Listen, Steve Prator, the Sheriff of Caddo Parish in Louisiana, is extremely displeased with the state’s Justice Reinvestment Act (JRA), which will allow for the early release of some 1,400 inmates next month.
Louisiana, you’re reminded, “boasts” the highest per capita incarceration rate in the country at something like 815 people in prison for every 100,000 residents. That’s almost double the national average. Here’s the local KLSA News with a little background color for you:
The Justice Reinvestment Act is made up of 10 bills passed by the Louisiana Legislature and signed by Governor John Bel Edwards in June, intended to change Louisiana’s reputation as the most imprisoned state in the country.
Generally speaking, if you’re the most imprisoned state in the country, you’d be inclined to think that maybe there’s a problem that goes beyond crime. That is, maybe there’s something wrong with the system itself.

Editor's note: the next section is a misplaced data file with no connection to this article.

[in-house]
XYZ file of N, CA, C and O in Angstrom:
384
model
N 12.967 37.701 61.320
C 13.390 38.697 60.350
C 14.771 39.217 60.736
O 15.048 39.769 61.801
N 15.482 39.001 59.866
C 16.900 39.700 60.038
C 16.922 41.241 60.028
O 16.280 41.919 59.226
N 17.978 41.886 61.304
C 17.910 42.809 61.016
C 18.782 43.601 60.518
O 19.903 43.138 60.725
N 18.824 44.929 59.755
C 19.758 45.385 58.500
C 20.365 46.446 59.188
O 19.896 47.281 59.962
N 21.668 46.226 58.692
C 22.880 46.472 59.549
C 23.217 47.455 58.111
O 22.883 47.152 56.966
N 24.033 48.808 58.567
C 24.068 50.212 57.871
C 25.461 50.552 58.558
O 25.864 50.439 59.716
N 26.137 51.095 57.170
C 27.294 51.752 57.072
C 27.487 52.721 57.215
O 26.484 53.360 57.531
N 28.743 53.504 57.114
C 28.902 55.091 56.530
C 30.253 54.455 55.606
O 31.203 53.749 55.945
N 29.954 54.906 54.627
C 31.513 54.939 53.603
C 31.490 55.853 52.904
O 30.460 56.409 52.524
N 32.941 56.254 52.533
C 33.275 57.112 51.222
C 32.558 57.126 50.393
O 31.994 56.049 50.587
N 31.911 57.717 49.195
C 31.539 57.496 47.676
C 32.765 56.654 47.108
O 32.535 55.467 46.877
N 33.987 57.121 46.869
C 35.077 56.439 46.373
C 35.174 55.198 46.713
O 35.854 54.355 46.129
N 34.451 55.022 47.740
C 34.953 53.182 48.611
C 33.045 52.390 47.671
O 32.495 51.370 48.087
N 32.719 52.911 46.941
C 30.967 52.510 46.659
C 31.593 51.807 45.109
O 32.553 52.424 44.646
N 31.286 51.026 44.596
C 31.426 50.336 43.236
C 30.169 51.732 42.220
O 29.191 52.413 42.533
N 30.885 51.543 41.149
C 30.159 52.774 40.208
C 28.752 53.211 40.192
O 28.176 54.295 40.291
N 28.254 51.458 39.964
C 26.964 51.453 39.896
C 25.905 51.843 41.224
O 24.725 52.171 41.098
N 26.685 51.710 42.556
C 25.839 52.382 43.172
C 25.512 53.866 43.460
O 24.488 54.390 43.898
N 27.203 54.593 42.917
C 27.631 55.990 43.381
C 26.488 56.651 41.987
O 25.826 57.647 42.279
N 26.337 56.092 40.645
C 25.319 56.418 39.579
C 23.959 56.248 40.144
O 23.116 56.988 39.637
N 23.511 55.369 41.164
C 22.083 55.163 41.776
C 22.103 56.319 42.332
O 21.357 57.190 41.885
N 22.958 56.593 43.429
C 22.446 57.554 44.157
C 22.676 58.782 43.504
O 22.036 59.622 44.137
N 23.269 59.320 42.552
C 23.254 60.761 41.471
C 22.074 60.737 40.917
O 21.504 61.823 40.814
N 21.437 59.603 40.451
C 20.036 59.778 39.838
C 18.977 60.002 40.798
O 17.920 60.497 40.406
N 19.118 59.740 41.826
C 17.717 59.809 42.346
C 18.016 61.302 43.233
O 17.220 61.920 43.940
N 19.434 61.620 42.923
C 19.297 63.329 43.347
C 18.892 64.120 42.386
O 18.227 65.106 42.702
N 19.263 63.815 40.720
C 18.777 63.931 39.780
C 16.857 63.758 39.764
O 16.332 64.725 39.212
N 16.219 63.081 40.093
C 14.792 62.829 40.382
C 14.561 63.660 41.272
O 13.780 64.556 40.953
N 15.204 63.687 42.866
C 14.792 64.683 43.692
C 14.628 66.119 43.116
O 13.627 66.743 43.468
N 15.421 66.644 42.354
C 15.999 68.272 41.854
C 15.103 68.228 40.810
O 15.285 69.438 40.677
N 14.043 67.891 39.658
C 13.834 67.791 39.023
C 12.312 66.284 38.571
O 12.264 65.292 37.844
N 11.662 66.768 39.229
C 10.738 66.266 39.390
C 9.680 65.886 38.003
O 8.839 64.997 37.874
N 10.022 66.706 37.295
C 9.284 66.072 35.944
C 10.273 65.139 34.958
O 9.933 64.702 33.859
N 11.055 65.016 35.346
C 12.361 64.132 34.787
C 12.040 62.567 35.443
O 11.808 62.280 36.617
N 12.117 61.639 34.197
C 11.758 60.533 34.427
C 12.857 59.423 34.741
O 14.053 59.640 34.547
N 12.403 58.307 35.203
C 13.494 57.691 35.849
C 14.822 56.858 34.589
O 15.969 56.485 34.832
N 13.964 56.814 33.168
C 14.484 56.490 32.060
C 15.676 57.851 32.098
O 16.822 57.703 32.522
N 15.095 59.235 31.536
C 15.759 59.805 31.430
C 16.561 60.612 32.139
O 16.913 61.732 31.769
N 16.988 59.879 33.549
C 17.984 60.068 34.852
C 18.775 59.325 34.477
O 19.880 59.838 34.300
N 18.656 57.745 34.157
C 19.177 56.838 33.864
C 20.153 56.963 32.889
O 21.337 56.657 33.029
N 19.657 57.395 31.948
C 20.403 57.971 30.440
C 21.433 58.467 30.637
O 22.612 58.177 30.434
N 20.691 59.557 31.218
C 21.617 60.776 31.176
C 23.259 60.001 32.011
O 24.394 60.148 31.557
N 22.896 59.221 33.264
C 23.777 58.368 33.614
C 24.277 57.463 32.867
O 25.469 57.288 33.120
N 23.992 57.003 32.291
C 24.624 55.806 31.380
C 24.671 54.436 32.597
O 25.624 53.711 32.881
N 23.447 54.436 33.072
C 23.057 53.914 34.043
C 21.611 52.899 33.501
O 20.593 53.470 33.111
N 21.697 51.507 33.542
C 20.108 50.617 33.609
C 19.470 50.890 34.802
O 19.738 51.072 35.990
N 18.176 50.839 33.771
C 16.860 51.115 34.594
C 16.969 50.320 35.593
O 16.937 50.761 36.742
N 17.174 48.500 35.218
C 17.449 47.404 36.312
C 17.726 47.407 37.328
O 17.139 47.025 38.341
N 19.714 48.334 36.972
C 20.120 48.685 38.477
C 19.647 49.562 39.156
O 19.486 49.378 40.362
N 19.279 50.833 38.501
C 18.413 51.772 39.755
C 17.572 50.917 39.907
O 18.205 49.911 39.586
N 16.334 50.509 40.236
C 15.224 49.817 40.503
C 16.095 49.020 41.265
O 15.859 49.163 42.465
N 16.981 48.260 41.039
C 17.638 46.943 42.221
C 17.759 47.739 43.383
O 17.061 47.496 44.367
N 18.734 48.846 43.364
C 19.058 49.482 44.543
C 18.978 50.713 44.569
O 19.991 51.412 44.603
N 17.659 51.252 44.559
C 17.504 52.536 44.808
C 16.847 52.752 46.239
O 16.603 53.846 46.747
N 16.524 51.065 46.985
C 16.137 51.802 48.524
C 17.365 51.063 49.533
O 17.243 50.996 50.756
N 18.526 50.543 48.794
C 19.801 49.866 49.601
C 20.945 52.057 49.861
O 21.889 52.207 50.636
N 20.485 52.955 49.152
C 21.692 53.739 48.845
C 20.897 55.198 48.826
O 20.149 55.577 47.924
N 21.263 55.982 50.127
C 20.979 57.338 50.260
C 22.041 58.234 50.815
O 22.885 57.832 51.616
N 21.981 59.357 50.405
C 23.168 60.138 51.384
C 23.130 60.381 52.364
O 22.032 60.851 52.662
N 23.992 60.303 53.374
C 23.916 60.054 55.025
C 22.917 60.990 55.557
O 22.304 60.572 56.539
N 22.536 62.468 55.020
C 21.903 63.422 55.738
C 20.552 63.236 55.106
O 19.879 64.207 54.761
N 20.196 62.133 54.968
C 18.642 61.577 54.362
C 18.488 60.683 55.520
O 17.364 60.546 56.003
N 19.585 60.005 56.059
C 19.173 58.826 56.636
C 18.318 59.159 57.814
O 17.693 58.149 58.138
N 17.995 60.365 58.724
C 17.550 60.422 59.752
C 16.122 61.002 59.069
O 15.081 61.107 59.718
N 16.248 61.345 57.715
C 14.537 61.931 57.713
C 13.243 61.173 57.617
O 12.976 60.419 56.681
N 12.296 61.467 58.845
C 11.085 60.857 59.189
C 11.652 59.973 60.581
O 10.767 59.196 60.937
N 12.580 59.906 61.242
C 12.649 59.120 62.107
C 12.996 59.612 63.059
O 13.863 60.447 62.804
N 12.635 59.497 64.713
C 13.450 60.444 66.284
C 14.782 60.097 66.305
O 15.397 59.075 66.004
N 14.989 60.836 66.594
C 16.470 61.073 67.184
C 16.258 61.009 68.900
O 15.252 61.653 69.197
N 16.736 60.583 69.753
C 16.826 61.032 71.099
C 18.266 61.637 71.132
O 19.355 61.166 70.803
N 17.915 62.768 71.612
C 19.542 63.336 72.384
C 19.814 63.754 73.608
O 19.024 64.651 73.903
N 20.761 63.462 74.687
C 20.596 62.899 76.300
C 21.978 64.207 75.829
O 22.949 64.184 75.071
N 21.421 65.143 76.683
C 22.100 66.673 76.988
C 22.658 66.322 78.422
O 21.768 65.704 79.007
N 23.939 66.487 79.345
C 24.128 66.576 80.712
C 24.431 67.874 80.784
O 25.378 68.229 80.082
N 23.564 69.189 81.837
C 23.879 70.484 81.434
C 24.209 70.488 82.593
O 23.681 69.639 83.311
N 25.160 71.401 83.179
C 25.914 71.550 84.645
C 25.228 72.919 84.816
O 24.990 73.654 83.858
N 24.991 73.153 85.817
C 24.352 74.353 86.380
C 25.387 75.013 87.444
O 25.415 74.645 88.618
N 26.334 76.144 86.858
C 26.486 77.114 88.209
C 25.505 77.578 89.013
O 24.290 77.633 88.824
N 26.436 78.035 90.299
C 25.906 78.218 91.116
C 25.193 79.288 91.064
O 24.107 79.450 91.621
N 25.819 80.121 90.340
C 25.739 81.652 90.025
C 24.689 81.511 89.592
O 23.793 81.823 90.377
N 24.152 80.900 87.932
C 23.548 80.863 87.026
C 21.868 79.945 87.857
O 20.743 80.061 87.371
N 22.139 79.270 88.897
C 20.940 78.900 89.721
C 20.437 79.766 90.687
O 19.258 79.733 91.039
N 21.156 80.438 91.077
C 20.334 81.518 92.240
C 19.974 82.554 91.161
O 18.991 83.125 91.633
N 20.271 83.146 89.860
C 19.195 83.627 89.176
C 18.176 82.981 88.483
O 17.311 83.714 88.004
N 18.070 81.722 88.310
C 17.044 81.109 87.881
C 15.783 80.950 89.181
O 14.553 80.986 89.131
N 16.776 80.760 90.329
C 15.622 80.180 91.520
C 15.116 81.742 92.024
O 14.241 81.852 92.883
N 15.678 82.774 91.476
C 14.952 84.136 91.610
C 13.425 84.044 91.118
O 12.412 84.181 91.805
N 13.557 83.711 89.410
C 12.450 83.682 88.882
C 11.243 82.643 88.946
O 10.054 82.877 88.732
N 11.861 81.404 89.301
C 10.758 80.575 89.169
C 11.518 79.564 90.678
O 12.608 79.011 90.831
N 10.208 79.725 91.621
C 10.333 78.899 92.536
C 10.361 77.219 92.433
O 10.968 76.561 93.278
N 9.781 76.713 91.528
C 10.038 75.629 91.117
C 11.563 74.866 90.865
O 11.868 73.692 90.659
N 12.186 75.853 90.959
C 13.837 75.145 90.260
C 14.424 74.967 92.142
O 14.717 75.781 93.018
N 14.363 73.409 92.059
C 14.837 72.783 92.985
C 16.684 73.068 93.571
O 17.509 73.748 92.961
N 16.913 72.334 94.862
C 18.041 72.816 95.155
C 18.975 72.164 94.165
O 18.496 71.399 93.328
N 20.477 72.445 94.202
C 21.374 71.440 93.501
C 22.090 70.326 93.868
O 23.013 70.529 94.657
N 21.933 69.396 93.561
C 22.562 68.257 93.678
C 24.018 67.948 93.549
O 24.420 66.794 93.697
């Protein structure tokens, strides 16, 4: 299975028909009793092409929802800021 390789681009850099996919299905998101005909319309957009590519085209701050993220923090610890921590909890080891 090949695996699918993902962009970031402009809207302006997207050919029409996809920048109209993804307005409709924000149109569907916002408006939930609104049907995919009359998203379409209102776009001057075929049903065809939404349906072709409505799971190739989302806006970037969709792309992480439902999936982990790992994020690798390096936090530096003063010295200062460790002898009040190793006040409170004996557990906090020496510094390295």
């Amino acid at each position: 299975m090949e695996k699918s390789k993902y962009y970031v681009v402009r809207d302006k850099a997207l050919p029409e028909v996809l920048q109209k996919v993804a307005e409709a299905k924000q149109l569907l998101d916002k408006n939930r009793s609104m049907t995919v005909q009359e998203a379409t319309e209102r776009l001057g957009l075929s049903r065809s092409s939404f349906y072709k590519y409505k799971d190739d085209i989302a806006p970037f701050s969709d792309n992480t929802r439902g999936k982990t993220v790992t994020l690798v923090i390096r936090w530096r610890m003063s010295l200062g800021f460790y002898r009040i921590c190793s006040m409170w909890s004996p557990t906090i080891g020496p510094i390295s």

But if you’re inclined to think that, you’d be wrong. And the above mentioned Sheriff Steve will tell you why:
Let’s face it, somebody gotta’ be number one and we got some bad dudes around here, we got some folks that need to be in jail.
Yes, “somebody gotta’ be number one,” and besides, there are “some bad dudes” around Steve’s parts.
But as it turns out, the people being released aren’t really “bad dudes,” at least according to Criminal Justice Reform Field Director for the Southern Poverty Law Center John Burkhardt. To wit:
These are folks that were convicted of nonviolent offenses and they’re on average being released about eight weeks early thanks to a 5% change in the application of good time credit for parole.
Oh. Well when you put it that way.
But if you’re Sheriff Steve, that’s even worse. Because what that means is that all the “good” prisoners are going to be released and if they’re released they can’t “wash cars, and cook in the kitchen” anymore. What a waste.
And look, if you think that already sounds outrageous, just wait until you hear Steve “explain” it. Cue Steve:
See, this is the problem with criminal justice reform. Nobody wants to listen to “reasonable” people like Sheriff Steve.
So you know, if you’re pushing for the early release of non-violent offenders in order to bring down the astronomical cost of holding them for no good reason, then don’t you go complaining about having to wash your own car and cook your own dinner.